Prime Minister Modi launched the MUDRA Bank on April 8. It is being set up through a statutory enactment and will be responsible for regulating and refinancing MFIs through a Pradhan Mantri MUDRA Yojana. It will cater to the almost 51 million micro and small businesses who employ about 20% of the country’s labor force in the manufacturing, trading, and services industries. These individuals are spread all across the country and usually do not have access to institutional credit. MUDRA Bank will be set up with a capital allocation of INR 20,000 crore ($3.2 billion) and a credit guarantee fund of INR 3,000 crore ($480 million). MUDRA will partner with local coordinators to provide financing to “last mile financiers” of small entrepreneurs and businesses.
MUDRA will initially started as a department of Small Industries Development Bank of India (SIDBI), a non-independent financial institution aimed aid aiding the growth and development of micro, small and medium-scale enterprises (MSME) in India. Its role is to promote and finance the small-scale sector, implement government plans and coordinate with other organizations. The primary product of MUDRA will be refinancing/lending to micro businesses.
Unified Payments Interface (UPI)
The National Payments Corporation of India (NPCI) expects to launch the UPI in the next few months. UPI is an additional layer of payments architecture built on the Immediate Payments System (IMPS) which will allow interoperability between different payments systems. The new interface is designed to enable all account holders to send and receive money from their smartphones with a single identifier – Aadhaar number, mobile number, email ID or virtual payments address – without entering any bank account information. Given the ease with which this enables people to transact digitally, it has the potential to dramatically reduce the use of cash and change the way payments are made in the country.
By all accounts, most, it not all of the above efforts were long overdue. Getting them all to work remains to be seen.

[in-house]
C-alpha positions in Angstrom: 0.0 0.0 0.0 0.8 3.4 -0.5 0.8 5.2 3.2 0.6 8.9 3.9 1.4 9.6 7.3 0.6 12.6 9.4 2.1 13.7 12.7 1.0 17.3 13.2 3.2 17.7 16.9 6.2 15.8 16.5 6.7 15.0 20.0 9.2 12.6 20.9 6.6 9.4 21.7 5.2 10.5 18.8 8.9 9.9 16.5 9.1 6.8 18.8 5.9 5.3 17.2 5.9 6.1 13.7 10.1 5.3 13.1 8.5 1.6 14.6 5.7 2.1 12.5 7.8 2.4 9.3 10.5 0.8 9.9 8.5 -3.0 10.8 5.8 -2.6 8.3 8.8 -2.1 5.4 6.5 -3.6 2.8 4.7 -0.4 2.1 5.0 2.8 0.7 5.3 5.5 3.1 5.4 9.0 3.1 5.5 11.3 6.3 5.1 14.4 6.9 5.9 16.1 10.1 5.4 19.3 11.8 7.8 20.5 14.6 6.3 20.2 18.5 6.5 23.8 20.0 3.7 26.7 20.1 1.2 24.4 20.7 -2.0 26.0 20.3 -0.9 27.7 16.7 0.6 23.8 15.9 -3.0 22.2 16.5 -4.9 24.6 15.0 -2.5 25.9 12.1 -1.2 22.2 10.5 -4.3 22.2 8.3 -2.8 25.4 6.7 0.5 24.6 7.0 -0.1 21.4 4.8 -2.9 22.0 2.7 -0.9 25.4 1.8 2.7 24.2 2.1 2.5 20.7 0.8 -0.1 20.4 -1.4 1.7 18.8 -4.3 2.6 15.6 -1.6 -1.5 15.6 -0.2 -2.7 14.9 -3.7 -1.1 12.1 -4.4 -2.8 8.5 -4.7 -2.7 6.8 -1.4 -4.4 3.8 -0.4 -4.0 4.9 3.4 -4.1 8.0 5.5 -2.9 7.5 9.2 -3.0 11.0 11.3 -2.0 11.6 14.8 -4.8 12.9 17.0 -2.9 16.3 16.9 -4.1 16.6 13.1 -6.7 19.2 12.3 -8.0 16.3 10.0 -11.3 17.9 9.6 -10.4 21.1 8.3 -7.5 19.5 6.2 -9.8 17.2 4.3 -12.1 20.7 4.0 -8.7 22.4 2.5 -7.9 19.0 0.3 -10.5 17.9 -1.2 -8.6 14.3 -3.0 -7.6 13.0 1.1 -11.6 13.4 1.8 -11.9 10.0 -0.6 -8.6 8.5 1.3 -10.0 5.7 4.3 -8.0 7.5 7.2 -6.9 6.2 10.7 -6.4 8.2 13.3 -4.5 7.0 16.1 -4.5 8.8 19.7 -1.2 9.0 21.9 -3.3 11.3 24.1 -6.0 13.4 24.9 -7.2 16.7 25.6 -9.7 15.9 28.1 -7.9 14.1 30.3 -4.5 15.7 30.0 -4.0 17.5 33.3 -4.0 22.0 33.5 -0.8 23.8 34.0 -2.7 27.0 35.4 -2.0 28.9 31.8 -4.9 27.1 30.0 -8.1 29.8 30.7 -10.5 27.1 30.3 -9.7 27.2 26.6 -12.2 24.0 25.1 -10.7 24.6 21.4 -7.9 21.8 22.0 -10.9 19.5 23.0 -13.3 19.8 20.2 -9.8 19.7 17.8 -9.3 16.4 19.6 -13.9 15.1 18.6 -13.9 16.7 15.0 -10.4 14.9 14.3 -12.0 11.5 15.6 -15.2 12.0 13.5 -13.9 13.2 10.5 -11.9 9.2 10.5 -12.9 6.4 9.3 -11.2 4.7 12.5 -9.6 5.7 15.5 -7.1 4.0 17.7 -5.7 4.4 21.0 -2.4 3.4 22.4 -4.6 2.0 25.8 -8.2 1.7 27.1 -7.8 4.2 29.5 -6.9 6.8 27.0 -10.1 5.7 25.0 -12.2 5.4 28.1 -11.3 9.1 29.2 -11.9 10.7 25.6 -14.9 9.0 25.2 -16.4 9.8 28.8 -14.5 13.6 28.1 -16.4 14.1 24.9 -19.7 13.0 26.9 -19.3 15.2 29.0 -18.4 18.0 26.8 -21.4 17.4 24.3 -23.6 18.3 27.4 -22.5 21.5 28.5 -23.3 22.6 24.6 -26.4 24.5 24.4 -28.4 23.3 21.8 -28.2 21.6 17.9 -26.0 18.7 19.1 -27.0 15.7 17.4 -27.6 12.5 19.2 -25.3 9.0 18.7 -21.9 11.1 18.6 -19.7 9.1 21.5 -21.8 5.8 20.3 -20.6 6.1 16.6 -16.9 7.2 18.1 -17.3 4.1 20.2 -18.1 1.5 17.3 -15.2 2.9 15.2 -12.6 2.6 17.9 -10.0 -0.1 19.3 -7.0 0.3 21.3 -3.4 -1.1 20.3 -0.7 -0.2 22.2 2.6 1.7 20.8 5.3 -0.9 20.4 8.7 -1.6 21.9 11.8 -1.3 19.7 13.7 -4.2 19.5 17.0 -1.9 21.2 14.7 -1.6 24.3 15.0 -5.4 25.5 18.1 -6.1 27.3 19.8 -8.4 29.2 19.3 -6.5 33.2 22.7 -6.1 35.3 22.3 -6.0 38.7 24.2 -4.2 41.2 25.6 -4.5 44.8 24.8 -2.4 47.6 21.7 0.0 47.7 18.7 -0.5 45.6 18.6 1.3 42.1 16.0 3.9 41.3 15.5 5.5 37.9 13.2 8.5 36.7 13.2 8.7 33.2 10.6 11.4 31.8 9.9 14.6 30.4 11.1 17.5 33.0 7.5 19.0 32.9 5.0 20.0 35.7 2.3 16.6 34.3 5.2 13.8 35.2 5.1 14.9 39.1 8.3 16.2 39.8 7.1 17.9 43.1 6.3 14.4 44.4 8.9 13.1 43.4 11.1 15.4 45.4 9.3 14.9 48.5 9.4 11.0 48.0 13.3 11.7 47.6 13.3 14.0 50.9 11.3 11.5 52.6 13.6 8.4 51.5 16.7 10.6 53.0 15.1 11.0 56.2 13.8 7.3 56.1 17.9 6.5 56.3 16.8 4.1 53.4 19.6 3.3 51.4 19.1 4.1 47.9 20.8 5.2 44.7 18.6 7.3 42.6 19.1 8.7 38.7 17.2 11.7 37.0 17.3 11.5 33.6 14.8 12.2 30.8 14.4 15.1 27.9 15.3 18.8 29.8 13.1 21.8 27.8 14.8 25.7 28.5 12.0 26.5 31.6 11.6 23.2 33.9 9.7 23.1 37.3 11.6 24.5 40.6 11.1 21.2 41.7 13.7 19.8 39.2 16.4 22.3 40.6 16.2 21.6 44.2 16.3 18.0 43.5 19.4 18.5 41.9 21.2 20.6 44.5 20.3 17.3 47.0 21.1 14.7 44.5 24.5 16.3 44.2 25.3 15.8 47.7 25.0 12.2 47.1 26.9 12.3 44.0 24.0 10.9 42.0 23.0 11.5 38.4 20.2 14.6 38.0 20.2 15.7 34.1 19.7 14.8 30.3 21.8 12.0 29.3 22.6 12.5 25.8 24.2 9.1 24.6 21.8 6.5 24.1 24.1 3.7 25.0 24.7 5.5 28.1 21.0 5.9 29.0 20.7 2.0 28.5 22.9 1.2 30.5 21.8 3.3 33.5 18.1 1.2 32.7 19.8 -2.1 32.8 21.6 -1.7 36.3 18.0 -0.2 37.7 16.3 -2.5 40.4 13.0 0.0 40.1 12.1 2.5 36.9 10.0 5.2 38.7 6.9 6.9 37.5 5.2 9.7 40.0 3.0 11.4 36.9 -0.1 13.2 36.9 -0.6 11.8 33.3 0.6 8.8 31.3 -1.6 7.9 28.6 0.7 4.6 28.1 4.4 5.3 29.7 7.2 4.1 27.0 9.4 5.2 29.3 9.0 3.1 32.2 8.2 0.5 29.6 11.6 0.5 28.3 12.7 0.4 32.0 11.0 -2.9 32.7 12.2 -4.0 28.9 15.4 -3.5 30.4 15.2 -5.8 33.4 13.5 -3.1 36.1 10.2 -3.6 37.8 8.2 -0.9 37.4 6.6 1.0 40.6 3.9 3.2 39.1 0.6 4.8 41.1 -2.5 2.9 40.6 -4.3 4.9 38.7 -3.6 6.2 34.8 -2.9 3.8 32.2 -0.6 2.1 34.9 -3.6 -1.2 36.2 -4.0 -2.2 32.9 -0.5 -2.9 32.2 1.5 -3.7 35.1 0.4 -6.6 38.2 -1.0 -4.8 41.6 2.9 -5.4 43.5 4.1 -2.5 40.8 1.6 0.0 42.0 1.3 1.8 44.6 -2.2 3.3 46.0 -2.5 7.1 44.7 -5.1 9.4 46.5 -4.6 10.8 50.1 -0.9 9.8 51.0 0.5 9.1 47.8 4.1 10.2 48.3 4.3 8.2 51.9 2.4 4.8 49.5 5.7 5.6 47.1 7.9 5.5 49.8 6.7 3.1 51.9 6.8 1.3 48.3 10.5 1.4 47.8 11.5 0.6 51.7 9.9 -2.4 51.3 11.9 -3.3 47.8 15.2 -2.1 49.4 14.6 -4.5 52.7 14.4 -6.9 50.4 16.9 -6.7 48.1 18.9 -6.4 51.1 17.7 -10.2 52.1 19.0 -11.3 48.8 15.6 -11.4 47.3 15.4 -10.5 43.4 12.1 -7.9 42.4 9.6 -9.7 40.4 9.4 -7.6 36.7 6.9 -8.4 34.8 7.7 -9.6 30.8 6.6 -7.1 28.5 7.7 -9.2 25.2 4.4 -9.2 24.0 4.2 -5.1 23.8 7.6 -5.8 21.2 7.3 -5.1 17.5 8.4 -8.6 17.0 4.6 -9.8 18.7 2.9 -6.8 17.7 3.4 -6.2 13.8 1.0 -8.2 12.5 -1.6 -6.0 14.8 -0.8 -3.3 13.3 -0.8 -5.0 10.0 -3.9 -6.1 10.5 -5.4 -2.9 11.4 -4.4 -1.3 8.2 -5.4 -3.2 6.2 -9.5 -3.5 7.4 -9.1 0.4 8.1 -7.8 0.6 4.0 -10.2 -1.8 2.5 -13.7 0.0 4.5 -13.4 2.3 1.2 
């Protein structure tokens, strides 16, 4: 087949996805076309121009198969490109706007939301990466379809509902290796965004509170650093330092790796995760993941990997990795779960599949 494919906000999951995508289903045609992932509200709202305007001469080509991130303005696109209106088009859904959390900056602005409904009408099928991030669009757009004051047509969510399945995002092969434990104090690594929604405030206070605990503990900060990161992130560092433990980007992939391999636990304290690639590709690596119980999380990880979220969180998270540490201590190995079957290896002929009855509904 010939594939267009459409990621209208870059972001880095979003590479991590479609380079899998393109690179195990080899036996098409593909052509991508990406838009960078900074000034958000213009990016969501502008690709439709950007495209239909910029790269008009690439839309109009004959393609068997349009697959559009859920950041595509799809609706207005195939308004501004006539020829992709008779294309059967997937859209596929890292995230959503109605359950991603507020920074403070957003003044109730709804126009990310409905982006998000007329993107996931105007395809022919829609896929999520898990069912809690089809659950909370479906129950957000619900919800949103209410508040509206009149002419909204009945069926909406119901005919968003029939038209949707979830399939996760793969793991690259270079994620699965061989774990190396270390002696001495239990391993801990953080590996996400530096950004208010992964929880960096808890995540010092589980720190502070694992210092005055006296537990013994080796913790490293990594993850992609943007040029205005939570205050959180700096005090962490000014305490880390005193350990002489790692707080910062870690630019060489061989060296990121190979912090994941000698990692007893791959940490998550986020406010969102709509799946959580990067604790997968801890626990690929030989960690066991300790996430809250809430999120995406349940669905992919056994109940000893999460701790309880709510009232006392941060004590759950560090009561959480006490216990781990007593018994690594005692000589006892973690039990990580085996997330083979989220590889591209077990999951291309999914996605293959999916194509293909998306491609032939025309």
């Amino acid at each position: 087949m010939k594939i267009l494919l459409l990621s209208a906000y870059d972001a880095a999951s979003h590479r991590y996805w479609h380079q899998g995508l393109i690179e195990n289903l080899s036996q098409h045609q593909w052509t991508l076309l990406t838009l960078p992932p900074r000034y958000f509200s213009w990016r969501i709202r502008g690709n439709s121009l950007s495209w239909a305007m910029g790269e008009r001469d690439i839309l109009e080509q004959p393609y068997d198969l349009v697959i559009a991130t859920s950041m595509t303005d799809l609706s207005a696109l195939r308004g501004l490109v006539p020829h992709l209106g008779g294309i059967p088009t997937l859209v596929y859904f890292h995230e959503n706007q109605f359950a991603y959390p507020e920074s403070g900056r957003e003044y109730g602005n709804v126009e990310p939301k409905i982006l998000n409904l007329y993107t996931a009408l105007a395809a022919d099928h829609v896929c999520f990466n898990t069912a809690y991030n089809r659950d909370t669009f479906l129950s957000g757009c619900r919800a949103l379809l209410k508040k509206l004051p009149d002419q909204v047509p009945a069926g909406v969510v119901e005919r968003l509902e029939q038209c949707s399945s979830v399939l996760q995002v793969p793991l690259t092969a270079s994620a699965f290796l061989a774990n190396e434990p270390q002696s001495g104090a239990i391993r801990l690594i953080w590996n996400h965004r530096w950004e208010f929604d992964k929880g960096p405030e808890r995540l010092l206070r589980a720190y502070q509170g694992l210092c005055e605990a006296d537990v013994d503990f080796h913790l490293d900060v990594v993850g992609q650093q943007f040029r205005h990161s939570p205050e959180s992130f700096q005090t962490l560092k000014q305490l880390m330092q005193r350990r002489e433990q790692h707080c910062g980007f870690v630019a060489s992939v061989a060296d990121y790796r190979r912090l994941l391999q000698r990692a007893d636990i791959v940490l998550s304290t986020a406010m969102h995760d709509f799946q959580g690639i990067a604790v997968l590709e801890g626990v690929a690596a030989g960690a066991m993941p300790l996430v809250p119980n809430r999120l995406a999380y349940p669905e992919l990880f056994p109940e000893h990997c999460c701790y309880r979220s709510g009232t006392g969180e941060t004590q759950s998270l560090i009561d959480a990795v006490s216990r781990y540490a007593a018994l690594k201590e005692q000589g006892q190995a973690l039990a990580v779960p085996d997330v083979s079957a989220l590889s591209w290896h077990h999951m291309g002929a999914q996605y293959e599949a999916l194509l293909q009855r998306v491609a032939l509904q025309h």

With the launch of the above products, processes and institutions, the Indian government has provided the financial inclusion efforts the necessary fillip. Now it is for the banking and bank agent channels to come forward and take these products to the users so that the excluded population can be covered at the earliest. The deposit accounts, accident and life insurance, and pension schemes are likely to be taken up satisfactorily by masses.
However, the provision of small loans in Basic Savings/ Jan Dhan deposit accounts, through the inbuilt provision of overdraft(OD), is likely to be unpopular with the bank managers as they may feel that the accounts may not be operated properly by the first time beneficiaries and these may turn into non performing loans. According to the Indian Central Bank- Reserve Bank of India- only 0.6 million new accounts availed OD during half year ending Sep 2014;and against the 305 million Basic Savings accounts, only 6.6 million account holders had availed the OD cumulatively up to Sep, 2014. The bankers are expected to follow proper due diligence and satisfactory operations in the account for six months while allowing OD for Rs 5000. While productive credit is being given to farmers and non farm entrepreneurs through other loans, it is the universal provision of ODs which shall need continuous attention and even tweaking if required to make it a success.
That's a nice piece. I really liked it. I am a former Senior commercial bank economist. I have been working in the area of Financial Inclusion for a long time. Recently, I carried out the Mid-term Review of PMJDY which the Indian Banks' Association published in its journal. This is perhaps the first mid-term micro-level evaluation of PMJDY in the public domain. I was wondering if I could send it to CGAP for wider readership and feedback. Could you please advise whether CGAP would be interested in it and if yes, whom should I send it?